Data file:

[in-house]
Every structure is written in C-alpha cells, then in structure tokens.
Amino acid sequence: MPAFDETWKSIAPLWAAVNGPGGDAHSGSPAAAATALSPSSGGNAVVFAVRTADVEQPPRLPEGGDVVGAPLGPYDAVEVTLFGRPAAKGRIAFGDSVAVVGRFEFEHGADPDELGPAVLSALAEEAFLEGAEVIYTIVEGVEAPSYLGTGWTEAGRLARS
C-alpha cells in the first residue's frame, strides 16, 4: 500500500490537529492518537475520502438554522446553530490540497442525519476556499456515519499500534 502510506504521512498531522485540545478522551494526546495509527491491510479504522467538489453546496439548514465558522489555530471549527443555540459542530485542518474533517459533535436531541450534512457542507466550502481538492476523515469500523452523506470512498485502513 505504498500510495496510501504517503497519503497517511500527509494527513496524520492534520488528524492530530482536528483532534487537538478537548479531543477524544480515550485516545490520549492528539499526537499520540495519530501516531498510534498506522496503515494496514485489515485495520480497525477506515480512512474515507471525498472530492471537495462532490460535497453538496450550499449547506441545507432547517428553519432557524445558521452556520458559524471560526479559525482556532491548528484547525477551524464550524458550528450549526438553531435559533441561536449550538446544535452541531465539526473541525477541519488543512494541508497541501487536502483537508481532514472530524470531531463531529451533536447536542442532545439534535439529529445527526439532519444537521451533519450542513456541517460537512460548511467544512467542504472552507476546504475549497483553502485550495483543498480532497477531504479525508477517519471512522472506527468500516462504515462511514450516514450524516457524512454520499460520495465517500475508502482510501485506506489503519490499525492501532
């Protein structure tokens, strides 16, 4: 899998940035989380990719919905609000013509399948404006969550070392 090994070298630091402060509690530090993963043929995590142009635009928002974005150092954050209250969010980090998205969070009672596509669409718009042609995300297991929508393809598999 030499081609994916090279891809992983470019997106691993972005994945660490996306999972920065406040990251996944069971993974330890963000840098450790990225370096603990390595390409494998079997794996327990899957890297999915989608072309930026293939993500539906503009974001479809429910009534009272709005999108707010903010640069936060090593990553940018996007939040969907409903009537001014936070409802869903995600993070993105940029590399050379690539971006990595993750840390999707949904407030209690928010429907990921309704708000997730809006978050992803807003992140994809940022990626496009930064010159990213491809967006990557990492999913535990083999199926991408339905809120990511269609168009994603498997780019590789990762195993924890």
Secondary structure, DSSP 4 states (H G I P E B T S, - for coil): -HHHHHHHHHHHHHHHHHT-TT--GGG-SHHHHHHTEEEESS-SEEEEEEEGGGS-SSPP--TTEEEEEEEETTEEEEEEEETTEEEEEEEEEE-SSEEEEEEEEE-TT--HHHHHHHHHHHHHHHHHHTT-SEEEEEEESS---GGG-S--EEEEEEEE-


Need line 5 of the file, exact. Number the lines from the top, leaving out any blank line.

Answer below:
């Protein structure tokens, strides 16, 4: 899998940035989380990719919905609000013509399948404006969550070392 090994070298630091402060509690530090993963043929995590142009635009928002974005150092954050209250969010980090998205969070009672596509669409718009042609995300297991929508393809598999 030499081609994916090279891809992983470019997106691993972005994945660490996306999972920065406040990251996944069971993974330890963000840098450790990225370096603990390595390409494998079997794996327990899957890297999915989608072309930026293939993500539906503009974001479809429910009534009272709005999108707010903010640069936060090593990553940018996007939040969907409903009537001014936070409802869903995600993070993105940029590399050379690539971006990595993750840390999707949904407030209690928010429907990921309704708000997730809006978050992803807003992140994809940022990626496009930064010159990213491809967006990557990492999913535990083999199926991408339905809120990511269609168009994603498997780019590789990762195993924890």